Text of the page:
Man United have overpaid on new signings by a whopping £210m over the past decade – more than any other big club in Europe – with Juventus, Paris Saint-Germain, Aston Villa and Real Madrid also affected by the inflated transfer market.
- A study by the CIES Football Observatory shows how leading European clubs are paying more than the odds of star players in a bloated transfer market.
- Man United spent £1.4 billion on 33 players, with a real value of around £1.2 billion
- Old Trafford signed the likes of Paul Pogba, Anthony and Harry Maguire
- Juventus have also paid around £208m in salary and £142m over PSG since 2012.
- The English Premier League clubs occupy a prominent position in the top 20 in the standings
- Atlético de Madrid, Barcelona and Wolves made the biggest gains in terms of value
Manchester United have paid £210m more than the true market value of new signings over the past decade – more than any other club in Europe’s top five leagues.
Old Trafford has spent a total of £1.4 billion on 33 players since 2012 when their combined value was £1.19 billion, according to a study by CIES Football Observatory.
Their signatures include the £89m buyout of Paul Pogba, then a world record fee, £85m spent on Anthony this summer and £80m to buy Harry Maguire.
Manchester United – who broke the world transfer record to buy Paul Pogba for £89m in 2016 – have paid £210m on the players’ real market value since 2012.
The £85m Brazilian winger Anthony has been the latest big money addition to Old Trafford
Jadon Sancho, Romelu Lukaku, Angel Di Maria, Casemiro, Bruno Fernandes, Anthony Martial, Fred and Lisandro Martinez cost United more than £50 million during that time period.
The research also found that Juventus paid £208m on 36 new players and PSG paid £142m on 31 players.
In a sign that the club sale is inflating transfer fees for Premier League buyers, Aston Villa, Chelsea, Arsenal and Everton also appeared in the top ten.
Villa, who has racked up the likes of Emiliano Buendia, Ole Watkins and Leon Bailey in recent years, earned a £130m payout on what CIES calculated as the true value of the signed players.
Juventus, who paid £100m for Cristiano Ronaldo in 2018, have paid close to £208m
Paris Saint-Germain, who broke the transfer record by signing Neymar for £198m, was found to have spent £142m more than market value over the past decade.
|classification||club||Transfer Fee Charged (in GBP)||Real market value (GBP)||Overspending||players|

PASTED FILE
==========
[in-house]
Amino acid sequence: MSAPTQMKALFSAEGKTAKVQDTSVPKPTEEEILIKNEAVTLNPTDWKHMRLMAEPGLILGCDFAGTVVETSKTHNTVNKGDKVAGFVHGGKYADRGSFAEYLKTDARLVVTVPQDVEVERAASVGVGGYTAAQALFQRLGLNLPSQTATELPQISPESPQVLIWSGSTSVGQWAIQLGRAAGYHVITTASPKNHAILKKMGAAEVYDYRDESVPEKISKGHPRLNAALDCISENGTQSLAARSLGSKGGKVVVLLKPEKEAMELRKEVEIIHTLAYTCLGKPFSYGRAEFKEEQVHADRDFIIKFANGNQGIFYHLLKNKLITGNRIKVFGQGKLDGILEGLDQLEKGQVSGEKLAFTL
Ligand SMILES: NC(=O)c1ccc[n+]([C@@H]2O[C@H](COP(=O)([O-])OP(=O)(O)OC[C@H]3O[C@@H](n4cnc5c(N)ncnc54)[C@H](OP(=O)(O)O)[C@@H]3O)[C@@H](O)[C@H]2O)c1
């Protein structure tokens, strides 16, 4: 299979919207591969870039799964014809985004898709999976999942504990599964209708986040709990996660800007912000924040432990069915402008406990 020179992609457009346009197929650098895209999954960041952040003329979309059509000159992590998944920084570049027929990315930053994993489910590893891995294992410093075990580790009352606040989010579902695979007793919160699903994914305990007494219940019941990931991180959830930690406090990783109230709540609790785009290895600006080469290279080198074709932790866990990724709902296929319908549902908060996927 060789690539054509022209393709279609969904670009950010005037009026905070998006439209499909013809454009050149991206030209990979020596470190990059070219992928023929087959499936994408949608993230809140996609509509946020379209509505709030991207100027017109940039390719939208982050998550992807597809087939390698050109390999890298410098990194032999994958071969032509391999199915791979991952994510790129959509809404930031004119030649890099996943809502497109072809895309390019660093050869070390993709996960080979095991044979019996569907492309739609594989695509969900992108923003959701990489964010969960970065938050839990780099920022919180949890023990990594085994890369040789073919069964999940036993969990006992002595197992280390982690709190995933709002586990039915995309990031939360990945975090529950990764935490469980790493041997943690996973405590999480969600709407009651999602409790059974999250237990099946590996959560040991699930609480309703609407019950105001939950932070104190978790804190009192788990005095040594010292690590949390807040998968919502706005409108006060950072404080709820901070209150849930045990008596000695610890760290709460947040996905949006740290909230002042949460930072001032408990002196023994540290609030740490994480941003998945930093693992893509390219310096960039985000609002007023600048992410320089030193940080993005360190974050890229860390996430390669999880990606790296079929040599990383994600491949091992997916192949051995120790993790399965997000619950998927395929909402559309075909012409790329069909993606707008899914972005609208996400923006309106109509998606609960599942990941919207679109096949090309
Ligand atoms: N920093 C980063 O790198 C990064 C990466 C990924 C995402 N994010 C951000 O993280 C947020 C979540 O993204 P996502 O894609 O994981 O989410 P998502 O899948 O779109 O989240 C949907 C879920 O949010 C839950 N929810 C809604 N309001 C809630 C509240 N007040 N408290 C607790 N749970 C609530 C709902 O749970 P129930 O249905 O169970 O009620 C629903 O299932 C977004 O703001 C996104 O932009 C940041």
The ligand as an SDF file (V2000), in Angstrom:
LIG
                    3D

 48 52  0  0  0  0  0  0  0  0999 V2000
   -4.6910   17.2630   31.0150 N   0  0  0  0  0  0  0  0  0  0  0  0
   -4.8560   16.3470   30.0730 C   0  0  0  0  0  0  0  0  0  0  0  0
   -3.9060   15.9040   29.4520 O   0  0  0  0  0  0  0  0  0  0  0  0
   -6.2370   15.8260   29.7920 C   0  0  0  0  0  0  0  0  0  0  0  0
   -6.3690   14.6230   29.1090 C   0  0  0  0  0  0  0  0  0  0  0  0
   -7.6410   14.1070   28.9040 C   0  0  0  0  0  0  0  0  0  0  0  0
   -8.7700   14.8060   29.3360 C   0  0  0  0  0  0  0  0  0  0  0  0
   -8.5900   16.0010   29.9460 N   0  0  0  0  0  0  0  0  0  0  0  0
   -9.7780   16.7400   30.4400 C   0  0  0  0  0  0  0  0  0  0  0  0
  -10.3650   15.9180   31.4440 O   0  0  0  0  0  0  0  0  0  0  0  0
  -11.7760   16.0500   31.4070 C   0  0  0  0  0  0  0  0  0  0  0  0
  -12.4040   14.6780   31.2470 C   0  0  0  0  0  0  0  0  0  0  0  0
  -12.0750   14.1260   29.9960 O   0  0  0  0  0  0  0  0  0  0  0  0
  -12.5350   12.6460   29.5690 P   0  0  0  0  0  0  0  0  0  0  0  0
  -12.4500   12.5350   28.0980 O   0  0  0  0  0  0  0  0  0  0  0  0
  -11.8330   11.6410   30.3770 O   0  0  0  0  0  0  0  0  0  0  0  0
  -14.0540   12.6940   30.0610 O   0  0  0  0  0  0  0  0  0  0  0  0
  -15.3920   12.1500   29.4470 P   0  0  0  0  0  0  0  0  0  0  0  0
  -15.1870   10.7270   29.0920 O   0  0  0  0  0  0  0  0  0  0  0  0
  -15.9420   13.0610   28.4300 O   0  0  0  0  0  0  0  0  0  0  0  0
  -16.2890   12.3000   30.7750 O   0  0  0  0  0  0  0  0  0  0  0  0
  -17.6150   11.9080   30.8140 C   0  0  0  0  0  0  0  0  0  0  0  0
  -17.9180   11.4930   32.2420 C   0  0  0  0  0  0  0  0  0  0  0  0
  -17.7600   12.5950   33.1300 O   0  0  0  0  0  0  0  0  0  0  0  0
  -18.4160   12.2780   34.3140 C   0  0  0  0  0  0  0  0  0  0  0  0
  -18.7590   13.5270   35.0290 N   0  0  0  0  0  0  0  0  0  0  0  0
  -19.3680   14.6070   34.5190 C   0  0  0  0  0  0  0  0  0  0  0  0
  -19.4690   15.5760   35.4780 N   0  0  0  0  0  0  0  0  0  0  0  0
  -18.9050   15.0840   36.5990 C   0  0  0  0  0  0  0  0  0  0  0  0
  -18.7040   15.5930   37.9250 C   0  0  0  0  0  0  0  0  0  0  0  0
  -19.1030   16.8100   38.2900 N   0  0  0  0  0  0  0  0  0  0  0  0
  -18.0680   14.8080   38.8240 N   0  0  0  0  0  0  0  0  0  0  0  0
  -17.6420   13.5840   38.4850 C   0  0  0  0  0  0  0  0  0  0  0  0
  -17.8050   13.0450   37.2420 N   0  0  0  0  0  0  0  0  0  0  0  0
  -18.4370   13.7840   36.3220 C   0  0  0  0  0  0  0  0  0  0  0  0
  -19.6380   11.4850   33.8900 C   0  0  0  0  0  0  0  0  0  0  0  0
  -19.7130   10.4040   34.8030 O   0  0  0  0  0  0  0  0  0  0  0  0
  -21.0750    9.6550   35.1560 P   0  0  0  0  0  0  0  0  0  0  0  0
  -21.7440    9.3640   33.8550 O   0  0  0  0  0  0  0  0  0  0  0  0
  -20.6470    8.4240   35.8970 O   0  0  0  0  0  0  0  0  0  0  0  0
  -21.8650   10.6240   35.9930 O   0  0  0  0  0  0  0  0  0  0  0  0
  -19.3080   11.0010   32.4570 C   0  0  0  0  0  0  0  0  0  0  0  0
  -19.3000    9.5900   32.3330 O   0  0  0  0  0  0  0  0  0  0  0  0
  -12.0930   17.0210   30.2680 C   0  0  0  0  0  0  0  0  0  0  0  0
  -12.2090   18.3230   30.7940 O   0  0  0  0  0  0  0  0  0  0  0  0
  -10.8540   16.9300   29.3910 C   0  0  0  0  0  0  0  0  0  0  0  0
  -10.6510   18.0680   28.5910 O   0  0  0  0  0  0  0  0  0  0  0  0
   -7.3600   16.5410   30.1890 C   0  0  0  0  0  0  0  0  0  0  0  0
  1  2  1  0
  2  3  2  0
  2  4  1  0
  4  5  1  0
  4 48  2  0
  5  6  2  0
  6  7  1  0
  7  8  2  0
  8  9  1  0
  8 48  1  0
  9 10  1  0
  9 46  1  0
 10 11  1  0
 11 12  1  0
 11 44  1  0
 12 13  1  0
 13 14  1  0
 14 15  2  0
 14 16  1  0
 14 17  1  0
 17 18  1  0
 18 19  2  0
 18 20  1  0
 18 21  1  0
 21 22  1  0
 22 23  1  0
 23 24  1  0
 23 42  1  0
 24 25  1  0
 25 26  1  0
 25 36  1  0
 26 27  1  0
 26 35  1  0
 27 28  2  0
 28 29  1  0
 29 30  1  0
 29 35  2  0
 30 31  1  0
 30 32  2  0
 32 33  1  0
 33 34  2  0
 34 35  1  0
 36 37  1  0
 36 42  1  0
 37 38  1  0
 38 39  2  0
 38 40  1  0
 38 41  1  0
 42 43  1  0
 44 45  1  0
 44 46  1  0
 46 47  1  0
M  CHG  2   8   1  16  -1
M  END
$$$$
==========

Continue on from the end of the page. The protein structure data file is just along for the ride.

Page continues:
|1||Manchester United||1.4 billion||1.19 billion||210 m||33|
|3||Paris Saint-Germain||886 AD||744m||142 m||31|
|4||Aston Villa||506 AD||376m||130 m||44|
|5||Real Madrid||730 AD||601 m||129 m||19|
|6||Chelsea||1.16 billion||1.04 billion||120 m||36|
|7||Arsenal||860 m||746m||114 AD||33|
|9||Everton||655m||570 m||85 m||29|
|10||Borussia Dortmund||482 m||415 AD||67m||28|
|Source: CIES Football Observatory|
Chelsea ranked sixth, just behind Real Madrid, having spent £1.16 billion on 36 contracts that were worth more accurately £1.04 billion, which appears to have crossed £120 million.
Among them is a £97.5m deal for Romelu Lukaku in 2021, only to see the Belgian forward return on loan to Inter Milan a year later, as well as the likes of Wesley Fofana, Kai Havertz and Kepa Arrizabalaga.
Arsenal, just below Chelsea, has been found to have spent £114m on 33 players since 2012, with Everton’s spending increasing market estimates by £85m.
Chelsea spent nearly £100m on Romelu Lukaku but dumped him after just one season
Aston Villa, who have signed with the likes of Emiliano Buendia in recent years, ranked high
Newcastle United, Leicester, Southampton, Liverpool and West Ham also feature in the top 20, while other Premier League teams are not far behind.
By contrast, Atletico Madrid and Barcelona ranked the best in smart signings that are below the actual market value, while Wolverhampton came out better than the Premier League clubs.
Atletico, who ranked first among all clubs in Europe’s top five leagues, spent £520m on new signings over the decade when their real market value was £592m.
Meanwhile, Barcelona have spent £1.29 billion on the players, but they have a combined market value of £1.32 billion.
Wolves have made a gain of over £18m when comparing transfer fees and actual market value.
CIES excluded statements signed through triggering buy-out clauses or option-to-buy, with market values assessed by their own scientific methods.